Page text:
Posts tagged with "Facade":

Facades+ AM Atlanta

The program includes three sessions covering issues unique to the region, including innovative building skins, high performance facades, and the future face of Atlanta. These well-rounded, expert dialogues will inform and inspire. The Facades+ conference series is a robust dialogue encompassing all things building skin—bridging the profession, industry, academia, operations, and ownership. We’ve distilled the best of the Facades+ 2-day event into a quick-take morning forum with a strong local flair. Facades+AM is coming to Atlanta for the first time this January.
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2017 Best of Design Awards for Facade

2017 Best of Design Award for Facade United States Courthouse - Los Angeles Architect: Skidmore, Owings & Merrill Location: Los Angeles, California

The new United States Courthouse, a LEED Platinum structure, meets its energy target of 35kBTU/GSF annual consumption through a variety of sustainable design features. The most visible is the facade—a solution that gracefully responds to the solar orientation of the site. A key challenge was to manage intense sun exposure from the east and west while maintaining the building’s alignment with the street grid. The pleated facade design incorporates shaded panels in east- and west-facing pleats to minimize solar thermal gain, and transparent glass panels in north- and south-facing pleats to maximize natural daylight inside the courthouse. This reduces annual solar radiation load and central plant load while lending visual dimension to the facade.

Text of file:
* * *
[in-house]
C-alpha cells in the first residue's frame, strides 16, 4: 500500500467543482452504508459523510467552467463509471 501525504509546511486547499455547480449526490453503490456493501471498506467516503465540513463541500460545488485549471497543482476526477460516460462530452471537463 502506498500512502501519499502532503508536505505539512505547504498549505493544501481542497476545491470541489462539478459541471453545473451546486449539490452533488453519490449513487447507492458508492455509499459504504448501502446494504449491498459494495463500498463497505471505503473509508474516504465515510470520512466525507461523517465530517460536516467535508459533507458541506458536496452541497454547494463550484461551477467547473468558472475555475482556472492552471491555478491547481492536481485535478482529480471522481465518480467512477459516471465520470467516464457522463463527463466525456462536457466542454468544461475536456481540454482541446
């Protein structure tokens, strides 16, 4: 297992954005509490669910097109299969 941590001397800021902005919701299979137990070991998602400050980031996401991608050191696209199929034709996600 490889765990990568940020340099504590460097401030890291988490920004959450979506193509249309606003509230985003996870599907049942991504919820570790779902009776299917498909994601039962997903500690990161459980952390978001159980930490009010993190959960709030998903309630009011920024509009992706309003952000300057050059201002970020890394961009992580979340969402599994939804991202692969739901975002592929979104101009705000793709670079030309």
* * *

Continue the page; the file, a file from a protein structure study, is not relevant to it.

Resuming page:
"At a time when much design effort is confined to the envelope, this project stands out for its intelligence in aligning environmental performance with architectural goals across various scales." —Eric Bunge, principal, nARCHITECTS (juror) Owner: General Services Administration General Contractor: Clark Construction Group Facade Contractor: Benson Industries Blast Engineering: Applied Research Associates Inc. Mechanical and Electrical Engineering: Syska Hennessy Group Inc.   Honorable Mention Project: University of South Florida, St. Petersburg, Kate Tiedemann College of Business Architect: ikon .5 architects, Harvard Jolly Architects Location: St. Petersburg, Florida Inspired by the indigenous coral stone of Tampa Bay, the 68,000-square-foot Tiedemann College of Business is conceived as a porous container. The most unique feature of the building is its glass facade: The composition consists of a ceramic fritted first pane that is double-run with two tones of a circular pattern and a mirrored second pane that allows views out while reflecting the first pane’s patterned coating.
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Porcelanosa creates near-seamless facade at new Houston showroom

For its Houston showroom, Porcelanosa put its best product forward—literally. The building was the first time Porcelanosa’s Krion material has been used as a solid surface with a ventilated facade. Designed by an in-house team, the objective was to showcase all the ways Krion could be used as a facade system. “We wanted to show the potential and possibilities of the material,” Ignacio Vidal Traver, an architect and Porcelanosa’s facade national director told The Architect's Newspaper. “You can create seamless panels, use a CNC-machine to create louvers or allow for ventilation, and even melt it to create a curve, which is what I did for the canopies above the door.” The 32,291-square-foot interior exhibition space was designed to be consistent with Porcelanosa’s company-wide interior showroom branding and will be updated to reflect new offerings. Porcelenosa Showroom 4006 Richmond Avenue, Houston Tel: 281-605-2770 Architect: Ignacio Vidal Architect

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This Singapore conservatory houses 226,000 plants from every continent (except Antarctica)